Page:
Total Recall

Year: 1990

Production: Carolco

Director: Paul Verhoeven

Starring: Arnold Schwarzenegger, Rachel Ticotin, Sharon Stone, Michael Ironside, Ronny Cox

Screenwriter: Ronald Shusett, Dan O'Bannon, Gary Goldman

Based on a story by Ronald Shusett, Dan O'Bannon, Jon Povill, inspired by We Can Remember It for You Wholesale (1955) by Philip K. Dick

109 minutes, Color


At a purported $60,000,000 budget this was one of the most expensive films ever made (though Terminator 2: Judgment Day would cost even more). Verhoeven, whose sf film debut was Robocop (1987), is a deft, intelligent director good at tough action sequences, but with a strong liking for gratuitous violence which, for all its over-the-top comic-book harmlessness here, still has about it a faint whiff sadism. Exported version were mostly cut to the requirements of the relevant country's censorship code.

Some of the strengths of Dick's original story remain in this tale of a man who, in attempting to purchase false memories of a trip to Mars, uncovers some real ones, and is pitchforked into a heady sequences of exotic adventures, leaving Earth and fighting with rebels against a power-crazed Martian establishment. False memories clash with true ones and, since both look the same on the screen, it is as difficult for the viewer as for the muscle-bound protagonist to tell illusion from reality. Total Recall is entertaining, information-dense and packed with intriguing detail, but has most of the usual faults of big-budget sf sagas: too great a reliance on grotesque special effects (the bugging eyes of victims exposed to vacuum are merely absurb); with-one-bound-Jack-was-free plotting; and in this case a finale of protracted idiocy in which Mars' long-disappeared atmosphere is replaced through vents in a mountain in a matter of minutes. Ideas are "borrowed" eclectically from diverse sources: an air-machine from Edgar Rice Burrough's A Princess of Mars (1917), disfigured mutants from Roger Corman's The Haunted Palace (1967), a two-headed mutant from Walter M. Miller's A Canticle for Leibowitz (1960), archaic alien machinery from Forbidden Planet (1956), and so on. It would take a fresh and ignorant viewer to suspend his or her disbelief throughout the film: sf aficionados tend to giggle through the whole second half.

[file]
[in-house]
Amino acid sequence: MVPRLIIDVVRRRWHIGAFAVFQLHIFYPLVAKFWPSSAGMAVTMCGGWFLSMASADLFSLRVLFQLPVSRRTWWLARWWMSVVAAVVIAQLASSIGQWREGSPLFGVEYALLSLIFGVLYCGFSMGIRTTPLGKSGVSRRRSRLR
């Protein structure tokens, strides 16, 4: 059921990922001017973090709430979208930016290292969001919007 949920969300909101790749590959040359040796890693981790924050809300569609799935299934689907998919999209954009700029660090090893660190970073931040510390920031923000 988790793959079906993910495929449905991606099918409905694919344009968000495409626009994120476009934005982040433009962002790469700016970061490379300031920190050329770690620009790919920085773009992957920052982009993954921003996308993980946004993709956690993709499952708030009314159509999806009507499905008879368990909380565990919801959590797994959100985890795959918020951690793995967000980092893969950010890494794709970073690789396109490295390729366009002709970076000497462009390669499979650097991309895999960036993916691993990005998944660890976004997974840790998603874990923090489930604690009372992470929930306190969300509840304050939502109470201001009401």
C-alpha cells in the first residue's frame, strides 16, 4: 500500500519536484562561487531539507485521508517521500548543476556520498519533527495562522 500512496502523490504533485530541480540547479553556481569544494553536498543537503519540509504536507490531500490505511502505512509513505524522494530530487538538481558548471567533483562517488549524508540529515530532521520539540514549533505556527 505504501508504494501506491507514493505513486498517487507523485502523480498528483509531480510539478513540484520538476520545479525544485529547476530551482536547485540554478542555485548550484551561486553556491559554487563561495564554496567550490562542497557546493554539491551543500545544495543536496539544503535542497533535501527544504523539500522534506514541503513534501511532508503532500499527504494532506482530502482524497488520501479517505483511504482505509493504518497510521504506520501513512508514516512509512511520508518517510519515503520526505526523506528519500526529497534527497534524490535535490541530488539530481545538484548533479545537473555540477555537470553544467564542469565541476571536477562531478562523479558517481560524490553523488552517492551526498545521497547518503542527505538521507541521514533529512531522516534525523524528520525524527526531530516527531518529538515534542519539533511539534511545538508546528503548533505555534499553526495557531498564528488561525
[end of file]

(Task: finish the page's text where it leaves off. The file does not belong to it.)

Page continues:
Director Verhoeven's latest sf movie is Starship Troopers (1997).

The Encyclopedia of Science Fiction

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